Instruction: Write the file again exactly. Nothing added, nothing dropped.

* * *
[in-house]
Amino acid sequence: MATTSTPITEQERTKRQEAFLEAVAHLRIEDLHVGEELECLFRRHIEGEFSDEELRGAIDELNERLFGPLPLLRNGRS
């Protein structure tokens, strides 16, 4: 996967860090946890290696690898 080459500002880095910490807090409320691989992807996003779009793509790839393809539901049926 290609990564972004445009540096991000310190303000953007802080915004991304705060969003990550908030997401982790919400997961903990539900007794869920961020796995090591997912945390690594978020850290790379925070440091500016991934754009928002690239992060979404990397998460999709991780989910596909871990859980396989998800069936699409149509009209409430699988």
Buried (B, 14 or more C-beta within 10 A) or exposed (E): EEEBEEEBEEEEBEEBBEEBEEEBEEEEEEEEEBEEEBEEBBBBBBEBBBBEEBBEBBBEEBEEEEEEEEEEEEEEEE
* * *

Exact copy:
[in-house]
Amino acid sequence: MATTSTPITEQERTKRQEAFLEAVAHLRIEDLHVGEELECLFRRHIEGEFSDEELRGAIDELNERLFGPLPLLRNGRS
């Protein structure tokens, strides 16, 4: 996967860090946890290696690898 080459500002880095910490807090409320691989992807996003779009793509790839393809539901049926 290609990564972004445009540096991000310190303000953007802080915004991304705060969003990550908030997401982790919400997961903990539900007794869920961020796995090591997912945390690594978020850290790379925070440091500016991934754009928002690239992060979404990397998460999709991780989910596909871990859980396989998800069936699409149509009209409430699988």
Buried (B, 14 or more C-beta within 10 A) or exposed (E): EEEBEEEBEEEEBEEBBEEBEEEBEEEEEEEEEBEEEBEEBBBBBBEBBBBEEBBEBBBEEBEEEEEEEEEEEEEEEE